The authors conducted this study to examine the effect of falls intervention programmes on participation of older adults returning home to live, after discharge from hospital. A systematic review of peer-reviewed articles and grey literature was completed. Limits were set for articles published in English, dated 1990-2012. Inclusion criteria included randomised control trials with older adults (≥65 years) that used an effective falls intervention and a participation measure, after discharge from hospital or emergency department. Research risk of bias was evaluated using the PEDro scale (range 1-10). A meta-analysis of the selected articles was completed. Five studies met the inclusion parameters and measured participation outcomes short-term (<six months post-discharge, n = 488) and long-term (6-12 months post-discharge, n = 571). Their results indicated that falls interventions provided a positive improvement in patients’ participation level (p = 0.042, p = 0.026). However, the effect size was small at 0.20 and 0.21.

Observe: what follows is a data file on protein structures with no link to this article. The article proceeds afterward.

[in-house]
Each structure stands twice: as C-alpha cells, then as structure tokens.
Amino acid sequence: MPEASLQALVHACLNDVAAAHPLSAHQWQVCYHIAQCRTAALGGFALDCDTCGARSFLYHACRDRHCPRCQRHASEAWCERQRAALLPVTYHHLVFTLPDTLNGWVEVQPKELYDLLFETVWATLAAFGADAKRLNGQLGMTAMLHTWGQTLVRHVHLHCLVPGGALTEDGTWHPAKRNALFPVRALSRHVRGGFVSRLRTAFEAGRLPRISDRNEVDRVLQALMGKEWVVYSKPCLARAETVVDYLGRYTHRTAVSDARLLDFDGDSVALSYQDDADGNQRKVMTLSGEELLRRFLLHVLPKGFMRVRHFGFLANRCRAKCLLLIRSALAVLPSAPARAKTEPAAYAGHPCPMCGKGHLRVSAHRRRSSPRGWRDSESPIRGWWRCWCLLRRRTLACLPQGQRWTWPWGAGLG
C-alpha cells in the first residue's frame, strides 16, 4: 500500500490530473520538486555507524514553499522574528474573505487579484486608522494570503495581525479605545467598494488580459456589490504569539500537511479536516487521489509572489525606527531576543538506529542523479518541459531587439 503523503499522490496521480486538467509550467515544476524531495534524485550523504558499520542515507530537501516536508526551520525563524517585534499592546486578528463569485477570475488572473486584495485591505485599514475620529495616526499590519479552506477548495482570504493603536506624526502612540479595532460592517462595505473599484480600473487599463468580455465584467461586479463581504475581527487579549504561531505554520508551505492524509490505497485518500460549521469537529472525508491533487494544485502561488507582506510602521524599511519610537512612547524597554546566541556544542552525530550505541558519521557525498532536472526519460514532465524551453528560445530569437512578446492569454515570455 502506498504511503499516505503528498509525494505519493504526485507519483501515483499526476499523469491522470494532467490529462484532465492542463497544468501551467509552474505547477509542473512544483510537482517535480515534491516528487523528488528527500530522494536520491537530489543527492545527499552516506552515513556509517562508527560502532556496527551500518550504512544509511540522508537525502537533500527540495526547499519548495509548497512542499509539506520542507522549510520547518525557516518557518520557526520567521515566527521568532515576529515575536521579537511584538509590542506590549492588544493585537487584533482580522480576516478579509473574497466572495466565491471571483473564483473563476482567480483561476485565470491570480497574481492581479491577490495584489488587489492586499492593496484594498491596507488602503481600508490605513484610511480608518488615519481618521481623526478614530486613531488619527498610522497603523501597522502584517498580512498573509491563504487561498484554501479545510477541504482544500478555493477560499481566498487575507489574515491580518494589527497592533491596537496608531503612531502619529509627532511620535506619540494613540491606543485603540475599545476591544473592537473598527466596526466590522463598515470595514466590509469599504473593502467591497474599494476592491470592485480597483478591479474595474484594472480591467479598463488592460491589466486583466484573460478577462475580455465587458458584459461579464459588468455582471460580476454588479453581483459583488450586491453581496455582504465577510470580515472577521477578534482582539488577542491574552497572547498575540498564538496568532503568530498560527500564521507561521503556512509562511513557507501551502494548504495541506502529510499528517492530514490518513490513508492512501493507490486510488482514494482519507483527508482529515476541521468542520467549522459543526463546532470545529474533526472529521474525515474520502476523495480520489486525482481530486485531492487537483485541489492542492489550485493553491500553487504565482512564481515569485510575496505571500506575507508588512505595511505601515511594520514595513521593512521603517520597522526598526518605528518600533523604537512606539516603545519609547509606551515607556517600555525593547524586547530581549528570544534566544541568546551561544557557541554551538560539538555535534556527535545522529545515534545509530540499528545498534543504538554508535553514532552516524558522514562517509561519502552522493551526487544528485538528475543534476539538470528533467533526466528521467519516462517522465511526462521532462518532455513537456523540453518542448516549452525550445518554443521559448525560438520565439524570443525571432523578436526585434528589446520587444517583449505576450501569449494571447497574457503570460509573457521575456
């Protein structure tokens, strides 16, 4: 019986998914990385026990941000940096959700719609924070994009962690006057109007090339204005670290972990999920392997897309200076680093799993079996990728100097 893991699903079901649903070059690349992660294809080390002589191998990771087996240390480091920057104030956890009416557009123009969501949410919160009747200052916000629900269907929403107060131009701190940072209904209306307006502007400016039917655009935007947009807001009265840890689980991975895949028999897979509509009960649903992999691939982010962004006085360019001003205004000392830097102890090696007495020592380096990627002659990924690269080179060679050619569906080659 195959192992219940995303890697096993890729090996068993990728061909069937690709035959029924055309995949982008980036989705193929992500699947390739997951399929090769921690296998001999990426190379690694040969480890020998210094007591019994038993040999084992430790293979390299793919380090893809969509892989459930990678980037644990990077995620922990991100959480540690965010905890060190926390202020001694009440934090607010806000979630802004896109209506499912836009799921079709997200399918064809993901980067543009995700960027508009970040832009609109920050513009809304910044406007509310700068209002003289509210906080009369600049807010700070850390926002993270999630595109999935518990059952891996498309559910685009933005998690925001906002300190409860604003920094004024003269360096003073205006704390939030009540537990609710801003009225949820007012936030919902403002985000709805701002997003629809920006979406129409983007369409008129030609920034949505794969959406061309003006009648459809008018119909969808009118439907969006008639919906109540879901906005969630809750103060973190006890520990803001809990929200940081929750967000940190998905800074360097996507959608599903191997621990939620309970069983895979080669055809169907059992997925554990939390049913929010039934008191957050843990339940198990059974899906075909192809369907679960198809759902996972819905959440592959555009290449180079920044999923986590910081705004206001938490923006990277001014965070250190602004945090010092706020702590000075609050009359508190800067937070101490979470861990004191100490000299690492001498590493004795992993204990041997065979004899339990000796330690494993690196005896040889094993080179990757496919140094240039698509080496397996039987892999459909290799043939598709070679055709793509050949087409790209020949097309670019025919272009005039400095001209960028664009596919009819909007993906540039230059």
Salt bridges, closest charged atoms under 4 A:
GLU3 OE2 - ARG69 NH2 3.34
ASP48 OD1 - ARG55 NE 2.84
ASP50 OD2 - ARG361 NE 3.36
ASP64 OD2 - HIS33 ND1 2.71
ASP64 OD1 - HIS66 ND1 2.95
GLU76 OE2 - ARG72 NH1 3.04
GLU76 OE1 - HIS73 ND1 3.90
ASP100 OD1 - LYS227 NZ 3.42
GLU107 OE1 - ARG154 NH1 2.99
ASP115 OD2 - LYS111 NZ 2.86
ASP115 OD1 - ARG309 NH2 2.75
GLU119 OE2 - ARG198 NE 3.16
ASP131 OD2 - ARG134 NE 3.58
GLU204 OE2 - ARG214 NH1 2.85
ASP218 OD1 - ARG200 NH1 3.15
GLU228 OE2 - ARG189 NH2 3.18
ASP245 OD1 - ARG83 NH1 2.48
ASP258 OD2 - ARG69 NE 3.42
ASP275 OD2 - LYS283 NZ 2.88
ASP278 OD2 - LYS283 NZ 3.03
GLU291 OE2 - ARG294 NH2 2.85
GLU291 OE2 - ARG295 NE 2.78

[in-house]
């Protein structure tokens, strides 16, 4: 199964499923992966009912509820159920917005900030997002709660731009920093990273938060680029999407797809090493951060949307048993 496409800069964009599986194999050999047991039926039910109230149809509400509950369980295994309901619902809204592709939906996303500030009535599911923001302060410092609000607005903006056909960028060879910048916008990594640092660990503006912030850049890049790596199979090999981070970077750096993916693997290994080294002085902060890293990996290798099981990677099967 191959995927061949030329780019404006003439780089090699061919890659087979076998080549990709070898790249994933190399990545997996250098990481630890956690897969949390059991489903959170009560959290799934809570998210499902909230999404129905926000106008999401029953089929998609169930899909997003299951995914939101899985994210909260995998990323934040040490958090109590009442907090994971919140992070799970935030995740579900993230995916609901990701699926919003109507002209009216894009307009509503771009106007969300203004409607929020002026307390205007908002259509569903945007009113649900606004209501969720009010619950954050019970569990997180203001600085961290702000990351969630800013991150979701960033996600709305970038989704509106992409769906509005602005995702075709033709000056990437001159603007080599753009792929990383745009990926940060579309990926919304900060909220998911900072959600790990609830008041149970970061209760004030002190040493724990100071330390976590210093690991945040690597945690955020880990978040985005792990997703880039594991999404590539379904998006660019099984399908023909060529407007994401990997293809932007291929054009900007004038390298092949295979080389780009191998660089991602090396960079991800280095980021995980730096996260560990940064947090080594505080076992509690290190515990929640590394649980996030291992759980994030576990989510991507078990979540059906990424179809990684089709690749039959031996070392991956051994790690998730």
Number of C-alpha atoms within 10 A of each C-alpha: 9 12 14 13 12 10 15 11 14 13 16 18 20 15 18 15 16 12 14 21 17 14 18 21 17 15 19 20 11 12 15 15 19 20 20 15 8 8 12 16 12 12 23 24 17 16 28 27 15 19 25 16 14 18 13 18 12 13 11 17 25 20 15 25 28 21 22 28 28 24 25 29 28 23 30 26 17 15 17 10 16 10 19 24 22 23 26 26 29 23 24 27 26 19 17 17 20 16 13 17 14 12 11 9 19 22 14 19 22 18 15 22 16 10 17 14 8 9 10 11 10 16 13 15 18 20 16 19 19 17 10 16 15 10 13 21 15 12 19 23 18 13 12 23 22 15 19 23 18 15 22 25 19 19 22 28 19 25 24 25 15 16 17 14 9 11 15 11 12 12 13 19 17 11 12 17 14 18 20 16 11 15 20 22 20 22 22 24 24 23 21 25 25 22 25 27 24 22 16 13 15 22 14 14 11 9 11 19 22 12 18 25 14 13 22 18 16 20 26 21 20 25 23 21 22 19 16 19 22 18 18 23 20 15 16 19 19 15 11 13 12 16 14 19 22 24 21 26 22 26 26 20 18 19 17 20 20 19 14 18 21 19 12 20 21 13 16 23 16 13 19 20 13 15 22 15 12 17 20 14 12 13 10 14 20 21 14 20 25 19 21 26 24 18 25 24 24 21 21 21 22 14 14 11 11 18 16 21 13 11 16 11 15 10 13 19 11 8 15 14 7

The authors’ meta-analysis findings in this study suggest that there is a causal association between falls interventions and participation in daily occupations with older adults following discharge. While the effect size was small, practice implications of their study imply that participation needs to be considered in future falls prevention research. They concluded that implications for Rehabilitation Falls interventions for older adults following discharge home from hospital, increase participation in life situations to a small extent. Health professionals can include a focus on falls prevention programmes with older adults to encourage participation.